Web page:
What do you research and why?
I am Katri Kauppi, Associate Professor of Logistics from the Department of Information and Service Management at the Aalto University School of Business. My research focuses on purchasing and supply chain management. At the moment, my primary research project examines the asymmetry of information in supply chains. This project is funded by the Academy of Finland. I am also carrying out other research covering subjects such as public procurement and social responsibility in supply chains.
How does the coronavirus affect supply chains?
The coronavirus is causing significant production and delivery difficulties in several sectors. Companies whose supply chains rely heavily on Chinese subcontractors began to notice the effects of the virus in March. Due to long delivery times, companies typically have at least 15–30-day stocks for products shipped from China, so the effects are now beginning to intensify.
To begin with, news articles compared the new coronavirus to the SARS virus, but the effects of the new virus will be more extensive. One of the reasons for this is that China’s role in global production and the global economy has grown enormously in recent years. Many companies will probably have to curtail or temporarily suspend production. I expect that production interruptions will soon occur not only because of the lack of imported components and materials but also because of the local effects of the COVID-19 epidemic.
How have companies prepared for the effects of the coronavirus?
Many companies, large ones in particular, have been using a variety of risk management methods to protect their supply chains for a long time. These methods can include reserve stocks in different parts of the supply chain for avoiding supply problems, extra capacity, and alternative suppliers to whom additional demand can be transferred if necessary.
However, normal risk management is typically designed for individual incidents, such as a fire at a supplier’s plant, a strike at a single port, a natural disaster interrupting production in a specific area, or the transferral of production from one country to another due to currency risk.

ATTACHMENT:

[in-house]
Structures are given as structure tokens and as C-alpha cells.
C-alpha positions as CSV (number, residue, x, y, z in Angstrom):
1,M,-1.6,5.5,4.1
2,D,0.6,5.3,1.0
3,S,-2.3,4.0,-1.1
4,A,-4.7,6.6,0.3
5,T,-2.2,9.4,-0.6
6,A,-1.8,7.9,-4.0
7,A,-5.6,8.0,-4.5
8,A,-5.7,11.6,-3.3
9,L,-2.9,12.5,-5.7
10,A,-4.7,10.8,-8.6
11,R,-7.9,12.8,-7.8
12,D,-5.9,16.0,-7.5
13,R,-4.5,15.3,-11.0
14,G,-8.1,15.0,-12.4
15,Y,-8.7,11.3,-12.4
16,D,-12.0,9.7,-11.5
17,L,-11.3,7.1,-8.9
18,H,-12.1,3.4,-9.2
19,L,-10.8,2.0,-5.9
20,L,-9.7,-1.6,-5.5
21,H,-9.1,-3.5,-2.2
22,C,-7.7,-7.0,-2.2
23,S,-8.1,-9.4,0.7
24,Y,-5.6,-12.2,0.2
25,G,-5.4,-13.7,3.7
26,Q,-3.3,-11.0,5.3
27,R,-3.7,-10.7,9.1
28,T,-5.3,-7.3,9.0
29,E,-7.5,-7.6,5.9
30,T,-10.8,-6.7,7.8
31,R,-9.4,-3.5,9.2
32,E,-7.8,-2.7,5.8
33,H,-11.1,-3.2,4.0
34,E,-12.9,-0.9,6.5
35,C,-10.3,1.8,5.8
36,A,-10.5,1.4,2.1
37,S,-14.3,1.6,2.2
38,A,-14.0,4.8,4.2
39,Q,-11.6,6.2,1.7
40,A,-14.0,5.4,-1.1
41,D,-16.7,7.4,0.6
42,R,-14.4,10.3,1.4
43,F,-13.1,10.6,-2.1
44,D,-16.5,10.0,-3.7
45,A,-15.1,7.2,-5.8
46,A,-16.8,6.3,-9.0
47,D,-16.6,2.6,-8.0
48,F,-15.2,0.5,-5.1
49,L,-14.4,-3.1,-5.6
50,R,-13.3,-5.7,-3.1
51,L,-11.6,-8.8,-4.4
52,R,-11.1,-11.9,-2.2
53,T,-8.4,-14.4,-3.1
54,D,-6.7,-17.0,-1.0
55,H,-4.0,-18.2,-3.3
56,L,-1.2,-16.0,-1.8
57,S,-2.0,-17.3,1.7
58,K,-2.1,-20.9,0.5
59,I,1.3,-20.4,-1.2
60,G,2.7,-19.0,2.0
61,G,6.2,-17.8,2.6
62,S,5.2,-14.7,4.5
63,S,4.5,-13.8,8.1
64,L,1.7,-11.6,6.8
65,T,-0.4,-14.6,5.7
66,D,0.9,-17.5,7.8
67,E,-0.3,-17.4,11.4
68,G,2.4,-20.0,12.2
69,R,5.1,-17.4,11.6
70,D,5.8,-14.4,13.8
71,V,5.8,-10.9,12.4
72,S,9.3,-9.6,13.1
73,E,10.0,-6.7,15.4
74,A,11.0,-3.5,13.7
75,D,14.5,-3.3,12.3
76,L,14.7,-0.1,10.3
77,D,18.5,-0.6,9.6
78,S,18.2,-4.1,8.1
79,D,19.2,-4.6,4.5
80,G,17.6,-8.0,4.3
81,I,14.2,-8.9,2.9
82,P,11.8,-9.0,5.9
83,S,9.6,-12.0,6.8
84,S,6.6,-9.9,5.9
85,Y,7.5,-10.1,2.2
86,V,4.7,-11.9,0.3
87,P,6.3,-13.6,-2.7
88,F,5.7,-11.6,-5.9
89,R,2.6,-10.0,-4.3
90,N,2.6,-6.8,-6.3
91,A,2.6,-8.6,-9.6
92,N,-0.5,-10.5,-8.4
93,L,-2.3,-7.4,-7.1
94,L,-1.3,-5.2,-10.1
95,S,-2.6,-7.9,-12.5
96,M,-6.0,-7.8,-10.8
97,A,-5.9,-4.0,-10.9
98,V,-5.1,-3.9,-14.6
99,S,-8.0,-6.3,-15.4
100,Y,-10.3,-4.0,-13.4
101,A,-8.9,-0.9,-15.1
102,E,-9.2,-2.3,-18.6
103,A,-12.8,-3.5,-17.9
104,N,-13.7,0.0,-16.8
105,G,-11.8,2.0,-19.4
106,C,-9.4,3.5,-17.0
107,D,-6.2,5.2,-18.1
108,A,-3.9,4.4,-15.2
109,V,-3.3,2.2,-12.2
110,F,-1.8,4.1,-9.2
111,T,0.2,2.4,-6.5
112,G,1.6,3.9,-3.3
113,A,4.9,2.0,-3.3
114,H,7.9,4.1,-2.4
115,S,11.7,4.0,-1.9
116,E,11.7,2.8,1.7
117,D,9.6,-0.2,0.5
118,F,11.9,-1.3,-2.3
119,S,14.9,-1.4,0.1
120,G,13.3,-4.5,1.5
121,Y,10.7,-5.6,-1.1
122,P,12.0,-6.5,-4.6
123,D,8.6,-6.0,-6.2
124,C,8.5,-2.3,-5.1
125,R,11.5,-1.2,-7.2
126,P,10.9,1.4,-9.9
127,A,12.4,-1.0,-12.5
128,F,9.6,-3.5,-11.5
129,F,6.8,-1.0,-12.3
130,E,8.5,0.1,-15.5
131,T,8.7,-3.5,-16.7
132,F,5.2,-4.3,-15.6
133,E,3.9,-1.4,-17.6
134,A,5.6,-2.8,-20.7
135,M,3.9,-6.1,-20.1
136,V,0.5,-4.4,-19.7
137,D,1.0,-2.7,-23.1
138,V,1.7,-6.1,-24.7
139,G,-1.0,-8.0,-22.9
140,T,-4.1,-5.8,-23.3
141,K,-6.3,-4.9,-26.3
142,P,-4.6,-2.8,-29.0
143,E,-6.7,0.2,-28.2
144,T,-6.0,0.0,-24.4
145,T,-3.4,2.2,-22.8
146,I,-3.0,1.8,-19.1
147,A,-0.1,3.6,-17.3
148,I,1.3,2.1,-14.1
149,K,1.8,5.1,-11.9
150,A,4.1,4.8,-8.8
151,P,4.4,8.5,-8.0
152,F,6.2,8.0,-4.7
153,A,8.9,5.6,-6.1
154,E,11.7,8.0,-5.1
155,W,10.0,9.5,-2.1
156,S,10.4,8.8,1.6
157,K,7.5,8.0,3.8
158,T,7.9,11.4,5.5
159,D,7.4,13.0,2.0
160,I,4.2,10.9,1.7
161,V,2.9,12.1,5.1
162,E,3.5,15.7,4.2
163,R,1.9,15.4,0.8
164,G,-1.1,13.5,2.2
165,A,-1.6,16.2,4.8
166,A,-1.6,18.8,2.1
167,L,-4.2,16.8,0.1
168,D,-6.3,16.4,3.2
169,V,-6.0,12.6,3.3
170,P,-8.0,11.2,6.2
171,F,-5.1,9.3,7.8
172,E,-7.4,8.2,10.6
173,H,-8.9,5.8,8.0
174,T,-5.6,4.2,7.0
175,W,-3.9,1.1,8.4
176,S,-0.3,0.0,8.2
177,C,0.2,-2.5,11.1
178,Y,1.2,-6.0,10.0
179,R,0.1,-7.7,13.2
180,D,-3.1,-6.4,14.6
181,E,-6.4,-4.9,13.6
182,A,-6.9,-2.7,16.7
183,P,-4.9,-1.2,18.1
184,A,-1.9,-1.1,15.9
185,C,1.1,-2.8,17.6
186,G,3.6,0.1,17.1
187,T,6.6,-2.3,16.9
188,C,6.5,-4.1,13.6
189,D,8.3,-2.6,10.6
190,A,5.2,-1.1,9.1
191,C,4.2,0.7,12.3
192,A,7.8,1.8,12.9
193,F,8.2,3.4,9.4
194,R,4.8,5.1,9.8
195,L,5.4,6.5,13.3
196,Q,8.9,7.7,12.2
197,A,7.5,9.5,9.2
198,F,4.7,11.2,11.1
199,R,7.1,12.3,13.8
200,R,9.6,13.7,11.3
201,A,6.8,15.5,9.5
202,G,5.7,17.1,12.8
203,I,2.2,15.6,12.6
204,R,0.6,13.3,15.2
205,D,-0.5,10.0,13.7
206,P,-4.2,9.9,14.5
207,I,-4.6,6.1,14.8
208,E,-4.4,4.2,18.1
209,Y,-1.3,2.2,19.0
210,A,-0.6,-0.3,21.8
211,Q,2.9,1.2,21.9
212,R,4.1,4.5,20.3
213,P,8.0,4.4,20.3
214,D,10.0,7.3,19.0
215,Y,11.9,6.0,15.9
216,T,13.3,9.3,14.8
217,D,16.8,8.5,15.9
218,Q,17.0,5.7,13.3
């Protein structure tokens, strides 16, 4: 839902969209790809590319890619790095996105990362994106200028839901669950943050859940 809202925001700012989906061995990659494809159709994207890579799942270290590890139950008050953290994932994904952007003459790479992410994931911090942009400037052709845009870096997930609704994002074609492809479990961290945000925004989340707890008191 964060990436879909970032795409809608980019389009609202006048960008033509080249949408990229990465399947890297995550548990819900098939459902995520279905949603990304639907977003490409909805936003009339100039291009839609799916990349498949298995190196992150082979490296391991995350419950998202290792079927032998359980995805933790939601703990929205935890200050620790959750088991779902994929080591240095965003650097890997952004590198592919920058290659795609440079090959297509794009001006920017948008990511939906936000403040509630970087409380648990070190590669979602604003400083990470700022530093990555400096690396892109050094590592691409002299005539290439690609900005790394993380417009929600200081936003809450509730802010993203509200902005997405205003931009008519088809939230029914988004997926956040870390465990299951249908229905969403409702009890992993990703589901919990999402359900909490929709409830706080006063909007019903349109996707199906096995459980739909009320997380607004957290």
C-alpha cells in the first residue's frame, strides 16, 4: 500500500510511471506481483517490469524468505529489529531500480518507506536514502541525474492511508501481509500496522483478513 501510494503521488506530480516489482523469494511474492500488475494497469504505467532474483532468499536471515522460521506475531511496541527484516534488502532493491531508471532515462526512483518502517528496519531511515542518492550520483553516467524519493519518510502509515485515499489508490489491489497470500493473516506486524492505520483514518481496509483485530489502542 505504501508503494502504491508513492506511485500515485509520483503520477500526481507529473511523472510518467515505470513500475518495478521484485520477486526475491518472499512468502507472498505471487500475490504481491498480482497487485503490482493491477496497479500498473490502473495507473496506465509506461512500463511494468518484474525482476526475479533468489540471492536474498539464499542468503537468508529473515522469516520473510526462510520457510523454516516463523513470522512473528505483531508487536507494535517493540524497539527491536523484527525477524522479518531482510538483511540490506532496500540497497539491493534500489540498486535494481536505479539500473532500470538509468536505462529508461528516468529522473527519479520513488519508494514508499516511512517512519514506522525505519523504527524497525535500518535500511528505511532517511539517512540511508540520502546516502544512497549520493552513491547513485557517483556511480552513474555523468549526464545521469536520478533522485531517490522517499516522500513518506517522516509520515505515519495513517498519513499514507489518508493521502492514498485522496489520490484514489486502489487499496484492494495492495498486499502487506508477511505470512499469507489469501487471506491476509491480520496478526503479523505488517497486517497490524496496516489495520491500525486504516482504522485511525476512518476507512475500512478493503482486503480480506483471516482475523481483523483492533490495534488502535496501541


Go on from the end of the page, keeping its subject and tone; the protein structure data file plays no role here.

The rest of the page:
In the current situation, the materialised delivery risks are of an entirely different scale, and they affect almost all companies as the epidemic simultaneously rages in different parts of the world. It is almost impossible for any company or supply chain to prepare for multiplier effects of this extent.
How can companies try to mitigate the effects of the coronavirus in their supply chain?
Often the largest producers of a particular component or technology are clustered in a specific area, and if the epidemic strikes there, a large part of the global production capacity may become paralysed simultaneously. In this case, it may not be possible to find a supplier who can provide a corresponding component. Instead, it may be necessary to look for suppliers with similar capabilities, i.e. the possibility of using their employees and production lines to manufacture the required component. This type of production capacity could be found in areas that the epidemic has not reached yet or in areas where the epidemic is already subsiding. This approach is already being used in public healthcare: in the UK, the prime minister has been in contact with various engineering companies to ask them to shift their production capacity to the manufacturing of ventilators.
About Aalto University
AALTO University is a multidisciplinary university in the fields of Science and Technology, Economics, Architecture, and Art and Design. It has 409 faculty members and a student body of 20,000, 70% of which are students in Science and Technology. AALTO University was founded in 2010 by merging three Finnish universities: The Helsinki School of Economics, The University of Art and Design Helsinki, and Helsinki University of Technology. The three schools are all leading institutions in their respective fields and in their own right. Aalto University is a multidisciplinary community where Science and Art meet Technology and Business. The university is committed to identifying and solving grand societal challenges and building an innovative future.